New Legislation to Reallocate Insurance Company Profits to NYC Health Care

ALBANY, NY (WTEN) – Since the pandemic, New York’s healthcare systems have worked around the clock to fight Covid, but according to the Healthcare Education Project, New York’s top 10 insurers have transformed the earnings crisis. A new law could change that.

“Insurance companies are taking profits at record highs and transferring that funding to other states, there is something wrong with that. So what we’re doing is we’re rectifying that, making sure that the profits that are taken out of New York State are actually taxed at 9.63% and reinvested back into New Yorkers.” said Senator Tim Kennedy. , lead sponsor of the Reinvest in NY Healthcare Act.

The senator says that with his legislation, the funds imposed would go to New York’s most struggling hospitals that have felt the effects over the past two years.

Sam Suarez, a food service aide for Catskill Garnet Health, has had first-hand experience of these impacts. “During the pandemic, it’s kind of crazy to see that we really depend on our people, but it’s really hard to show them how much you know we appreciate that when you know we just don’t have the funding or just us I have nothing to say, you know ‘thank you,’” he said.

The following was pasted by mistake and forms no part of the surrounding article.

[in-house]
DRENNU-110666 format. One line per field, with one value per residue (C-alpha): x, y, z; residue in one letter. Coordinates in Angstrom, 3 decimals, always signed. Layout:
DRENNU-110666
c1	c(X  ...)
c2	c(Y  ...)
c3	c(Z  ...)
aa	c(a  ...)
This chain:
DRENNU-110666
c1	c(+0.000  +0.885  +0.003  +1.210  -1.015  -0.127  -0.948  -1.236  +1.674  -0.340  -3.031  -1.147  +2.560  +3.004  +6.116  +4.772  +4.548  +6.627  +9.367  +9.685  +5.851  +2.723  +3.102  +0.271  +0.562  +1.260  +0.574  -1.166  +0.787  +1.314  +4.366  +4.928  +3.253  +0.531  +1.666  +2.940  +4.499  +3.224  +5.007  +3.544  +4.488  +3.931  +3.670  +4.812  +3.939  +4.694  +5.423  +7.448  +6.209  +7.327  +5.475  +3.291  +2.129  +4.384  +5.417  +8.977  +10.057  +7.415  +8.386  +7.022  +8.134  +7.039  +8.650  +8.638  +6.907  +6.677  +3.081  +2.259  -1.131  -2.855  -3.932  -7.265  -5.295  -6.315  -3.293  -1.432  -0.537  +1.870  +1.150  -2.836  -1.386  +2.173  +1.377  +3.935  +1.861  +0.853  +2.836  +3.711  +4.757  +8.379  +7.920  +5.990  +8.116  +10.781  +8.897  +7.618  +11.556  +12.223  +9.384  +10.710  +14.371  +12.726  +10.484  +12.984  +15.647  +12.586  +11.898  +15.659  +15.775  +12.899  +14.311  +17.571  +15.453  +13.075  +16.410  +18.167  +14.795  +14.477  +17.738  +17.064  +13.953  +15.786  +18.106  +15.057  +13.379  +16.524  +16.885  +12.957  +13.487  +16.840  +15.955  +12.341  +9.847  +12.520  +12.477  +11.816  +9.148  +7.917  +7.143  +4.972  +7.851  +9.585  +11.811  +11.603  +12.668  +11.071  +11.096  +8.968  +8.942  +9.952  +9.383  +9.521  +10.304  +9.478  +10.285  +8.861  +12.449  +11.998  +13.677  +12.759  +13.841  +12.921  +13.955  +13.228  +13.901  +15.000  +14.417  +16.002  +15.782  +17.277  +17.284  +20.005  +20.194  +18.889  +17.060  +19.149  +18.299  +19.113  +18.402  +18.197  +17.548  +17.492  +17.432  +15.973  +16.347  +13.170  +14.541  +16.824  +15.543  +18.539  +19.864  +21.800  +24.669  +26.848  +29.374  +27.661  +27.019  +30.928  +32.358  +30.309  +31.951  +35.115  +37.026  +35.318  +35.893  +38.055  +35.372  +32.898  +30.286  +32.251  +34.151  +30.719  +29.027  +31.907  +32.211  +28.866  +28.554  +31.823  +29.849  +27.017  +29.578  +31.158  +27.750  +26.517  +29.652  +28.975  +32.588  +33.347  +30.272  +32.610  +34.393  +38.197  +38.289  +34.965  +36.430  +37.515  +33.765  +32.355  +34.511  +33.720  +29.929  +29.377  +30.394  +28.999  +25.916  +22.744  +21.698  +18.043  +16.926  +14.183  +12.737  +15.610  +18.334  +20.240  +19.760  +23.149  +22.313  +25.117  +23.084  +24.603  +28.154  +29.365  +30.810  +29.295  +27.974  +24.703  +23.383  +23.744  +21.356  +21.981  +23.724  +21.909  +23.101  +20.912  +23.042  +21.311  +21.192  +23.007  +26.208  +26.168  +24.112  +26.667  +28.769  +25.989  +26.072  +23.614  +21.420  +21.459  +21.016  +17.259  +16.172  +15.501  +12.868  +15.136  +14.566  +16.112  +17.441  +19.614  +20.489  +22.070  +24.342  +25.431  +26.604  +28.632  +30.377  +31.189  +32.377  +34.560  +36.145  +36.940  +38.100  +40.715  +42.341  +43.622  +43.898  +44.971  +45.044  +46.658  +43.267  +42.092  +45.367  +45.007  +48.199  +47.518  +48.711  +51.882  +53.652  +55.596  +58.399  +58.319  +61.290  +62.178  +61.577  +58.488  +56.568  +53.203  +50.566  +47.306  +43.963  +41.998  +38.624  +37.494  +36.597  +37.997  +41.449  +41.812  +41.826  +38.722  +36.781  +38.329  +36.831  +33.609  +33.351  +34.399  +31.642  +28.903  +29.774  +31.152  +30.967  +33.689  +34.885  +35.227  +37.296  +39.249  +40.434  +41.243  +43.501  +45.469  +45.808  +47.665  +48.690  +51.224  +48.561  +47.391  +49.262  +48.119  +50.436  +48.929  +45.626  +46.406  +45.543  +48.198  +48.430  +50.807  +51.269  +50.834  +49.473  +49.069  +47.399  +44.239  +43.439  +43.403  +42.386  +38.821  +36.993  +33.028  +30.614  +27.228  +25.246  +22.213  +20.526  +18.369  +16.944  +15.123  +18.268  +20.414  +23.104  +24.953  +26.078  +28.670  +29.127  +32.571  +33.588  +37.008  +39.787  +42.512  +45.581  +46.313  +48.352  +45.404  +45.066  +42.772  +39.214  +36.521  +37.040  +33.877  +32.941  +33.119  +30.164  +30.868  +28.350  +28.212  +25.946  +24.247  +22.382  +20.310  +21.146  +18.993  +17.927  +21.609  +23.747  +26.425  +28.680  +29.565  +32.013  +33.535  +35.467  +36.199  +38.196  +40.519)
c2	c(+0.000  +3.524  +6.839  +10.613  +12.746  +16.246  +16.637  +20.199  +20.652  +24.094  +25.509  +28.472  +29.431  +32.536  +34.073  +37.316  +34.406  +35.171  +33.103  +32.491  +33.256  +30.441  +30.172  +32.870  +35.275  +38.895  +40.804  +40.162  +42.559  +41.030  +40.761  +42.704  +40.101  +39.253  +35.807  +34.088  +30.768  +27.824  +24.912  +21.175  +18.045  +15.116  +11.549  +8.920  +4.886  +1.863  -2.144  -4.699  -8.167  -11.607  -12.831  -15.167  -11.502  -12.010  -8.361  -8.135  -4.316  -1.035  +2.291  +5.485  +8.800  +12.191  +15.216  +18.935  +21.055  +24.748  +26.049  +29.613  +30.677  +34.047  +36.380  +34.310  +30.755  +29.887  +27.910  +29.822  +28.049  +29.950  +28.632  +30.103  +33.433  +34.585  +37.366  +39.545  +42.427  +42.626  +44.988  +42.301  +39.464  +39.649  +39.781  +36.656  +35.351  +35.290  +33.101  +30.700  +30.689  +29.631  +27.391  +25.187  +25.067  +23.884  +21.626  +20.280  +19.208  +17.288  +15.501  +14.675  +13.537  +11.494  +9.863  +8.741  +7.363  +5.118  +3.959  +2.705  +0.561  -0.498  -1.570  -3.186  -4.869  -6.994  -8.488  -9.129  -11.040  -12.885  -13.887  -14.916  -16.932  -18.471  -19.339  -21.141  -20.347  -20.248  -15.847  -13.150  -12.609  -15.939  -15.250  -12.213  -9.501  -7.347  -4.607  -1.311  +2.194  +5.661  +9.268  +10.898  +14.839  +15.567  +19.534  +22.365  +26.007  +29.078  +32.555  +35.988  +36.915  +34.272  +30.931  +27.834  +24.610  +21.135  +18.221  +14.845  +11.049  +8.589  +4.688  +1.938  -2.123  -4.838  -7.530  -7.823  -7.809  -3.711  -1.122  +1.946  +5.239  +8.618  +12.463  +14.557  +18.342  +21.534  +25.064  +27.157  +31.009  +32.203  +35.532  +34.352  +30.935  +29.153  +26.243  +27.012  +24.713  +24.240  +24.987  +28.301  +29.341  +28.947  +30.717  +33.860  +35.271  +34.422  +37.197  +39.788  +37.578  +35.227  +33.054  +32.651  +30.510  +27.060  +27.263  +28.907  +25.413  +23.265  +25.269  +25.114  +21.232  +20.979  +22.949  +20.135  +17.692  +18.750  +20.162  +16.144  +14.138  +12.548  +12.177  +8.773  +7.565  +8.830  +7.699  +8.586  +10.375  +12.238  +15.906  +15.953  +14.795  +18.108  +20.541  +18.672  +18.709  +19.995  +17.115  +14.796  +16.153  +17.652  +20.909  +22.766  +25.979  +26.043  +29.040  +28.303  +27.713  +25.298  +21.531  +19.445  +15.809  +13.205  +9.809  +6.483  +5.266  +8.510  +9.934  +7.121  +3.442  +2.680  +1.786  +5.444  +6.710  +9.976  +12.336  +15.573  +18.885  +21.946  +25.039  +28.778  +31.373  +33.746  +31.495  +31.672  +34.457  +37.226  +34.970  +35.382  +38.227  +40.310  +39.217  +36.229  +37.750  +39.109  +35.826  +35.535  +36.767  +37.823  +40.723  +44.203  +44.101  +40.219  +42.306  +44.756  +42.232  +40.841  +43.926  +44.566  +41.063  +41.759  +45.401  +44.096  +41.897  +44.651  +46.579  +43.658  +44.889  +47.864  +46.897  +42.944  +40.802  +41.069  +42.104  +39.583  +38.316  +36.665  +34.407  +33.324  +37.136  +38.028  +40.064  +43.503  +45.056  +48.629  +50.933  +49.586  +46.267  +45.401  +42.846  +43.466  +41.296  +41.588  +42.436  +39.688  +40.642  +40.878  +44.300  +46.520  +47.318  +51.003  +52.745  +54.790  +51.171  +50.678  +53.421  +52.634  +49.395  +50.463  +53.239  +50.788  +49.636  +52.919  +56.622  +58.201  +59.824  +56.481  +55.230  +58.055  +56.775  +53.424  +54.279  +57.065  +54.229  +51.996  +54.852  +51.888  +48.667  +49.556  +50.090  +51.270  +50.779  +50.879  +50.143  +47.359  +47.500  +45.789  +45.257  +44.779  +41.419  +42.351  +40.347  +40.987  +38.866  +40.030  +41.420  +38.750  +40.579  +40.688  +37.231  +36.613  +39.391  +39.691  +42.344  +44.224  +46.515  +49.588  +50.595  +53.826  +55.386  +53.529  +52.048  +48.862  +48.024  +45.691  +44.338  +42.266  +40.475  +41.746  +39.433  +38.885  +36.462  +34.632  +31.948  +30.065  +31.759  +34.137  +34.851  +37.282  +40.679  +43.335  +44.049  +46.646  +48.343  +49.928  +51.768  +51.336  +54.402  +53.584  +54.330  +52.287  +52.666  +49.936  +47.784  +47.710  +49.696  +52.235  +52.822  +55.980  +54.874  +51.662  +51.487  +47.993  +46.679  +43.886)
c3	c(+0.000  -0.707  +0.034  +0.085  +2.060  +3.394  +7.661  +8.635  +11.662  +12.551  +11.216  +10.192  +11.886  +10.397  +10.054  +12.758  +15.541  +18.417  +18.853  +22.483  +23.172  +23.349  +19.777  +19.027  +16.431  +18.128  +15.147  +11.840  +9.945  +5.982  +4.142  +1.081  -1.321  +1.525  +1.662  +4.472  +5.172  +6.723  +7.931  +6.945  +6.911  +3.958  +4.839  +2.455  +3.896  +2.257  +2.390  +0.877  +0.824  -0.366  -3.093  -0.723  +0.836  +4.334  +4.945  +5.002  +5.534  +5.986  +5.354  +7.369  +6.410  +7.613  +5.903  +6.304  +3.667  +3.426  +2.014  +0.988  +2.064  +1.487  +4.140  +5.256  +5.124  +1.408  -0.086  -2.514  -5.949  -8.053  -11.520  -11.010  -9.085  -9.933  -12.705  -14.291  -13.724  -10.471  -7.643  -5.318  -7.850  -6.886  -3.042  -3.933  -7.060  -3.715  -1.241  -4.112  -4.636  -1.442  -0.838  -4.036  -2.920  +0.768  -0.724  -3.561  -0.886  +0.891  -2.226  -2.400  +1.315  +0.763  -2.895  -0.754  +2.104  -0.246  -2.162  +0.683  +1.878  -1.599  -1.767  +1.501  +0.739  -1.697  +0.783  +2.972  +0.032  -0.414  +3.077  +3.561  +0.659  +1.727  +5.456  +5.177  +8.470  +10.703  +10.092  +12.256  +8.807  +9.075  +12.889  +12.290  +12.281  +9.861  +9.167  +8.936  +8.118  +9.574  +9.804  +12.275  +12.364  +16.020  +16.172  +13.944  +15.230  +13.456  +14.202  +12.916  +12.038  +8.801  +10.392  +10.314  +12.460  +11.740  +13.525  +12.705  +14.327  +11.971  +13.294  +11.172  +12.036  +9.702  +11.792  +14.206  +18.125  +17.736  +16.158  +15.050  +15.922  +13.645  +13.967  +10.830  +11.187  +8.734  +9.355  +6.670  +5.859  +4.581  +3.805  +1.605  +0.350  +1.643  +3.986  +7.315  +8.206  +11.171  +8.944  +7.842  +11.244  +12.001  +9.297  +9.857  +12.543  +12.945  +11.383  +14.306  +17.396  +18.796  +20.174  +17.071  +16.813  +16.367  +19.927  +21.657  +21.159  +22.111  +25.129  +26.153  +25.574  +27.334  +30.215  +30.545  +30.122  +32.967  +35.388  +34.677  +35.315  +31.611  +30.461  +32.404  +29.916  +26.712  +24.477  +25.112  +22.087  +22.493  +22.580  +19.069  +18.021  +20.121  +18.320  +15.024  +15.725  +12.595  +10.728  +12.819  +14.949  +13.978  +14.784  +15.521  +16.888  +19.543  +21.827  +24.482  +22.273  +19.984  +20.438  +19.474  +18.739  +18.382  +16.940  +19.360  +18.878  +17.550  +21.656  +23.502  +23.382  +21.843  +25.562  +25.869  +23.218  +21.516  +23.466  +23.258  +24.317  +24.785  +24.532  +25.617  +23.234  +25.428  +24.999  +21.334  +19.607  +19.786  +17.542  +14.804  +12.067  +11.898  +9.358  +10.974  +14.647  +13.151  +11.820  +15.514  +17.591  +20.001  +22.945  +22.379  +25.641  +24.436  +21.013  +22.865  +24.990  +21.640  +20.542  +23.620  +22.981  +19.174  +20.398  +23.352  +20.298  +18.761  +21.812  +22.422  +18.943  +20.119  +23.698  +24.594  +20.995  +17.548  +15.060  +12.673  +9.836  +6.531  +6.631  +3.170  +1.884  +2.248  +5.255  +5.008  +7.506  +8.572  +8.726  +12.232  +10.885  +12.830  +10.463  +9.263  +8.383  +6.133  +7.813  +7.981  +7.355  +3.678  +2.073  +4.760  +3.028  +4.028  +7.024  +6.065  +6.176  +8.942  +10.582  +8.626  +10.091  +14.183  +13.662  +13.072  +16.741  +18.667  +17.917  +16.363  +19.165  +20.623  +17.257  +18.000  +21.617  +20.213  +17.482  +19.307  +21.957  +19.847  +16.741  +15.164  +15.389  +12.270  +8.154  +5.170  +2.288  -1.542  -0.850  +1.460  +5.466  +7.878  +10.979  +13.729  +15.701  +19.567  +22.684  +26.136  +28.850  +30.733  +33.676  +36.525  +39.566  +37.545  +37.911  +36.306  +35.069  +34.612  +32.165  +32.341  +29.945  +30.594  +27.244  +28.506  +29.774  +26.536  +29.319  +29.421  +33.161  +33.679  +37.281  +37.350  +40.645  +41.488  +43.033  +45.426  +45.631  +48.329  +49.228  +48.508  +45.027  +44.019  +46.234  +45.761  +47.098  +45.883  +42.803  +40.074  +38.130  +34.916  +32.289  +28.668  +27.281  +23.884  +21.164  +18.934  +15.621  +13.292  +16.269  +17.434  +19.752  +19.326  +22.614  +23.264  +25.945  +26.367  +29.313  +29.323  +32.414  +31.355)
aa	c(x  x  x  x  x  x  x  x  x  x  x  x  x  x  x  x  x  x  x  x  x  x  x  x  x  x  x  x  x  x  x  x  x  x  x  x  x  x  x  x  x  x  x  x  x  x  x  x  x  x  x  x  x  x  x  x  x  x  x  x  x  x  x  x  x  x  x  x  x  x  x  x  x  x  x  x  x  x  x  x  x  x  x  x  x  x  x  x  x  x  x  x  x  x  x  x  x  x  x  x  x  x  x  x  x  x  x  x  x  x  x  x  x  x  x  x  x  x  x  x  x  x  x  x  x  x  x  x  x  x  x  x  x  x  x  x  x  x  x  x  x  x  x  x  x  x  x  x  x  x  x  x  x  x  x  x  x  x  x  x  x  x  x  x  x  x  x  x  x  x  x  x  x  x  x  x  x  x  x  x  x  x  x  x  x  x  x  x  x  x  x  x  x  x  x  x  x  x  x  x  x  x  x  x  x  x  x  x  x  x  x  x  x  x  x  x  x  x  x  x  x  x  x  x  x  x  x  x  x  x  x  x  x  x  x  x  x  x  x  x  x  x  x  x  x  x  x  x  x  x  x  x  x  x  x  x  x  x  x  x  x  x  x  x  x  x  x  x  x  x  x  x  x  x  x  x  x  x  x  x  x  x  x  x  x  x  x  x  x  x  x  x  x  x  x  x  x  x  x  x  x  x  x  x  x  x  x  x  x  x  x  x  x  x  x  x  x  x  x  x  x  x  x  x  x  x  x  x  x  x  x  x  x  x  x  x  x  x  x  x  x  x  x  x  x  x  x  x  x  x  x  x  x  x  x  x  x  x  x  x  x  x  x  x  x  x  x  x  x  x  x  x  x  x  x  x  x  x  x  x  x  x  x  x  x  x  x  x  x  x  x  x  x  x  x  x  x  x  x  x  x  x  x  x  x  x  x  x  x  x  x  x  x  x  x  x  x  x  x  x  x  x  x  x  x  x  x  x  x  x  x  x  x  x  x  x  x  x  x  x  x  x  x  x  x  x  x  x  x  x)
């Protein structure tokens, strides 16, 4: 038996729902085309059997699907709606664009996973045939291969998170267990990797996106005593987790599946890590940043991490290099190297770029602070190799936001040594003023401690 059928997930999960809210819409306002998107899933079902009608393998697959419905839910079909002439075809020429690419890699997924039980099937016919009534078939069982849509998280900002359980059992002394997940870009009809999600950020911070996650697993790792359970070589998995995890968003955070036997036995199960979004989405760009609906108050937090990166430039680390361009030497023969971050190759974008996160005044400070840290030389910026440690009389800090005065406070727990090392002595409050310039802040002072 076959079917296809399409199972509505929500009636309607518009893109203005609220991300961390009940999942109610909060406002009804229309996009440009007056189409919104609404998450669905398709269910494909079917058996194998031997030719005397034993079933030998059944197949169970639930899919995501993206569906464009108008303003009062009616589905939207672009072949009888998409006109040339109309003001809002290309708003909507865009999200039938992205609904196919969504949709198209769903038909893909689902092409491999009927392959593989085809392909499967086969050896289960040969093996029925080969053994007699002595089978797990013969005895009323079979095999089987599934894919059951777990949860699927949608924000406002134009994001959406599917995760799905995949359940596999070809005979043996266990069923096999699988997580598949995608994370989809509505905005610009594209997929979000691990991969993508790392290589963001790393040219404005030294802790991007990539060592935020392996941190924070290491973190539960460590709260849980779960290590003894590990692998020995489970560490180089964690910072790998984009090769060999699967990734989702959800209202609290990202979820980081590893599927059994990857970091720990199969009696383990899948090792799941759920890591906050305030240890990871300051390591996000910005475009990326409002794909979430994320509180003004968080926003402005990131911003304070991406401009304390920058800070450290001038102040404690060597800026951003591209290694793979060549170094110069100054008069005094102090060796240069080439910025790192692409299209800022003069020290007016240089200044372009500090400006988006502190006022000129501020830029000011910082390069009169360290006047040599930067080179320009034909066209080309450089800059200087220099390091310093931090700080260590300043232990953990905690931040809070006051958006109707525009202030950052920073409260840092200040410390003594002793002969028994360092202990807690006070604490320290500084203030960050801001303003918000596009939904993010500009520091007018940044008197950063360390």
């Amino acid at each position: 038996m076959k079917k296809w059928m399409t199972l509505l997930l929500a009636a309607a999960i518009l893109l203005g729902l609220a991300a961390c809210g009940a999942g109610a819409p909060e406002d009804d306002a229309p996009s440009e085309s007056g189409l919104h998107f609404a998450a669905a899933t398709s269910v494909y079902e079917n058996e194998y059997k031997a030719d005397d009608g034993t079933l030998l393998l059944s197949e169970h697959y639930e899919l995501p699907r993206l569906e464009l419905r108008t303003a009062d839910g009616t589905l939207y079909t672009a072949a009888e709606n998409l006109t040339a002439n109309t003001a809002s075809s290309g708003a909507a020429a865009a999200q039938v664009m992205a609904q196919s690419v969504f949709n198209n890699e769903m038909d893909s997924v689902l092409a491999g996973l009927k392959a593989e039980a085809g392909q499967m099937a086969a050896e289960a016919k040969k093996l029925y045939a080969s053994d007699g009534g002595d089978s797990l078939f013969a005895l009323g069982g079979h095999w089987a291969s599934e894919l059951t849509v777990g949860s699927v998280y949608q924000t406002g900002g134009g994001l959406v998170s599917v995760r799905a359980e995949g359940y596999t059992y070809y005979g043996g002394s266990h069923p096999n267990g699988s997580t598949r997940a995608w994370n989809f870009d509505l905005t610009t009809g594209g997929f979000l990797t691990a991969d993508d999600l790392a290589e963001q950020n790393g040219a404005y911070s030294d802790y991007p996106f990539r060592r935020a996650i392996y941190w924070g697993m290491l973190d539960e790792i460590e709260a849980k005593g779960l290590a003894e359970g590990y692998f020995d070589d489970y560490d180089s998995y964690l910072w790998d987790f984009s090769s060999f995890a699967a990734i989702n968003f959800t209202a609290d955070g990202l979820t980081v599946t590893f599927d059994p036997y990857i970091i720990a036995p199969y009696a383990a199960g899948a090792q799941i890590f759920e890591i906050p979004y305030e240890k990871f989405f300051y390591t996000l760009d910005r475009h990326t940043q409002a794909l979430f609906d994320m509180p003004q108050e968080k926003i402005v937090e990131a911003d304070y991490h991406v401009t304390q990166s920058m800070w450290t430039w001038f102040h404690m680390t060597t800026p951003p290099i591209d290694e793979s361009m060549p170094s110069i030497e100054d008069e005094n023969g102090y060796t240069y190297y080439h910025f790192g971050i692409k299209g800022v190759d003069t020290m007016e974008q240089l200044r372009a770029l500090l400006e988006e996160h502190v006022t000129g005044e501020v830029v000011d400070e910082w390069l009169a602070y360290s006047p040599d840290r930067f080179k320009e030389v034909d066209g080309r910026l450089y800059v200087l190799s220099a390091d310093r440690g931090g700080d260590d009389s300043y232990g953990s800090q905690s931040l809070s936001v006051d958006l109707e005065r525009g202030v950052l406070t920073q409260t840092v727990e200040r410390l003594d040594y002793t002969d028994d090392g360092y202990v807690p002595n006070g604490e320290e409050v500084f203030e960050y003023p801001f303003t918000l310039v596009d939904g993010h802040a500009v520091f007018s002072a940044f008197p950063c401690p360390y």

However, Leslie Moran, vice president of the New York Health Plan Association opposes this legislation. She says it’s unconstitutional and in violation of the commerce and due process clause. Moran says the state already taxes health insurers $6 billion a year, and this bill would unfairly double health insurers.

“We already think insurance taxes are already high, they are too high and there is enough tax in the system and if we reallocate some of those taxes to support some of the struggling hospitals, that would be a better use of the resources that are already in our state offerings,” Moran said.

This is the first year that this bill has been introduced. The sponsors of this bill hope to see it pass this session as a way to make New York’s health care system as strong as possible.

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Justin D. O'Neill